• What if terrorists compromise your computer and use it to plot the next big attack that kills thousands of people?
      • > Should we fine and arrest people who keep
        > vulnerable systems on the web? I think not.

        I think that day is coming.

        I think we're at a point of time in computer ownership that was probably a lot like the early days of car ownership.

        I'd be fairly certain that there were hardly any rules for the first few years that cars were on the roads, since there wasn't sufficient public perception that lots of rules were required. It was only after enough people got run over, enough cars run off the road, enoug
    • Interesting you and I both used guns as an analogy. But in the real world the tool alone isn't responsible for the crime. There has to be a person to pin the crime on. Leaving dangerous objects lying around is a crime but are computers that dangerous yet? If someone hacked my home security attack robot and it killed the paperboy then I could see making a big deal out of this but computer crimes are still just economic at worse. Nobody dies.
    • by southpolesammy (150094) on Thursday November 13, 2003 @06:42PM (#7469194) Journal
      If I leave my car unlocked with the keys in the ignition, and someone steals my car, packs it fulls of C4, and blows up a building with it, hopefully, my alibi is good enough to show that I wasn't the one that perpetrated such a heinous act.

      The problem with computer crime is that the alibi part of the equation is harder for the computer owner to prove. He may very well have been actively using the computer in question that hacked the Bank of North Elbonia at the time of the crime, but that doesn't mean he did it. In spite of that, proving that he wasn't the perp is difficult. Most other alibis work because of physical bias placing the individual in some other place than the crime in question. This is harder to prove in a virtual setting.
    • Well in cases there's 3 major parts. Means, motive, and opportunity. The computer traced back to be the cause of the attack proves part of means. It does not prove skill means. It does not prove opportunity [proving the user was home and on the internet at the time does]. It does not prove motive. As a defense lawyer [I am not a defense lawyer] I'd certainly posit that the computer did it as a reasonable alternative until the prosecution actually made an effective case [by proving oppertunity].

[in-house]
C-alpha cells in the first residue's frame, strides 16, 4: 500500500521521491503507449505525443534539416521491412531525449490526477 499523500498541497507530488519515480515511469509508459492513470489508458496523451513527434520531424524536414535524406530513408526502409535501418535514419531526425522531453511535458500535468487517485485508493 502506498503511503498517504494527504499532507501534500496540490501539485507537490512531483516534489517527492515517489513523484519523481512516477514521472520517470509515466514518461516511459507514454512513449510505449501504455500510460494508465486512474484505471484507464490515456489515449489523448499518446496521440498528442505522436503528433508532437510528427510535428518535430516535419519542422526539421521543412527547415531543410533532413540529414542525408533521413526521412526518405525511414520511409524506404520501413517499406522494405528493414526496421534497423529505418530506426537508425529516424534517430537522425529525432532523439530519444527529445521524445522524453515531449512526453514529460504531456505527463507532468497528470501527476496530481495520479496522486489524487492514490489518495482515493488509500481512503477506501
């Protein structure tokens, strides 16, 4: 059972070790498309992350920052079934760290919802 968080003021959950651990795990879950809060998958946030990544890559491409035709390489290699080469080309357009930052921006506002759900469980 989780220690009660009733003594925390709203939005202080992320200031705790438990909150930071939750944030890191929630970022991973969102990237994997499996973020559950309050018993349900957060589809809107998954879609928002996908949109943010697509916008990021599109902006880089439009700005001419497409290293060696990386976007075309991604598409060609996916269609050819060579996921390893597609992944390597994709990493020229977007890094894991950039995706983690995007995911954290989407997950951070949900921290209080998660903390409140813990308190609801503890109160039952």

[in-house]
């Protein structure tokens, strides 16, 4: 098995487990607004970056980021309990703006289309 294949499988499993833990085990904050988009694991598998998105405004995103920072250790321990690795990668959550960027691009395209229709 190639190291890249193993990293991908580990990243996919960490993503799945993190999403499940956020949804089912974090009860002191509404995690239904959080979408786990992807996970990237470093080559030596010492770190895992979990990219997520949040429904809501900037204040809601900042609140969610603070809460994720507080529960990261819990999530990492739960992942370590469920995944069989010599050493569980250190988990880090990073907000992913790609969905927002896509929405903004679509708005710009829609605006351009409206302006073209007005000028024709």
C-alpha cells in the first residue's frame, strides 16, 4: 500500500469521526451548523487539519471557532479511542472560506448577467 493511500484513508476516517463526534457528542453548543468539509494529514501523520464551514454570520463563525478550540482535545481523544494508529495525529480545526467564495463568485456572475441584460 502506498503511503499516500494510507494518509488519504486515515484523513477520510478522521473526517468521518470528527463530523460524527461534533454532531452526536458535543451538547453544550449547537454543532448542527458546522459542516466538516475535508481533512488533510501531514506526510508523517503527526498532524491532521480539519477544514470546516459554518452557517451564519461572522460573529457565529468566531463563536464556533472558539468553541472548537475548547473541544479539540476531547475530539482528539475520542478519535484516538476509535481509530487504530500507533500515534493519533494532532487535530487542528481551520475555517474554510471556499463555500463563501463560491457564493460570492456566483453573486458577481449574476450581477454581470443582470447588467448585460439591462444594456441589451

I don't see
    • I think the gun and car analogies are a bit too much here. In these analogies, the tool of the crime is obviously taken away from the owner, so it's relatively easy to compare the time of the crime to the alibis and figure out who did it.

      I think a better analogy is that of possession of stolen goods. I can buy a used bike, for example, in good faith from a garage sale, use it for months, then one day the police stop me and tell me that bike was stolen. How can I prove that I didn't steal it myself? How can
    • "Perhaps there should be laws to punish people who leave unpatched, unprotected computers sitting on the internet. There are laws that punish irresponsible gun owners, should we also punish negligent computer owners? What about negligent
      programmers?"


      Not a fan of either. A significant chunk of vulnerable machines out there are owned by people who don't have a strong enough interest in computers to know they should be patching. Making sure your computer is secure is not as simple as putting a lock on you
  • well (Score:4, Insightful)

    by JeanBaptiste (537955) on Thursday November 13, 2003 @06:24PM (#7468957)
    in the US, if your car is going down the freeway and your brakes fail because you didnt do routine maintenance, you end up crashing and killing someone, you are at fault.

    on the other hand, if someone cuts your brake lines, you crash and kill someone, you are not at fault.

    I would think that viruses and trojans and worms and such would fall more under the 'someone cuts your brake lines' category.
    • Re:well (Score:3, Insightful)

      by j0keralpha (713423) *
      Reasonable Mitigation. There is very little you can do to prevent someone from cutting your brakelines. A lot of Computer Zombification stems from users not proactively patching AV and OS (lets not even talk about applications). Slammer (yes i know this was a server-worm) and Blaster are excellent examples. The world at large had 6 months and 1.5 months respectively to prevent the nightmare from happening, but nobody takes responsibility for (to extend your car analogy) Changing the oil and other basic main
      • 'Is the burden of proof upon the user to show they are not at fault, or the attack victim to show that they are?'

        The burden of proof is always on the accuser. Well according to the Constitution it is, but lets not get into that....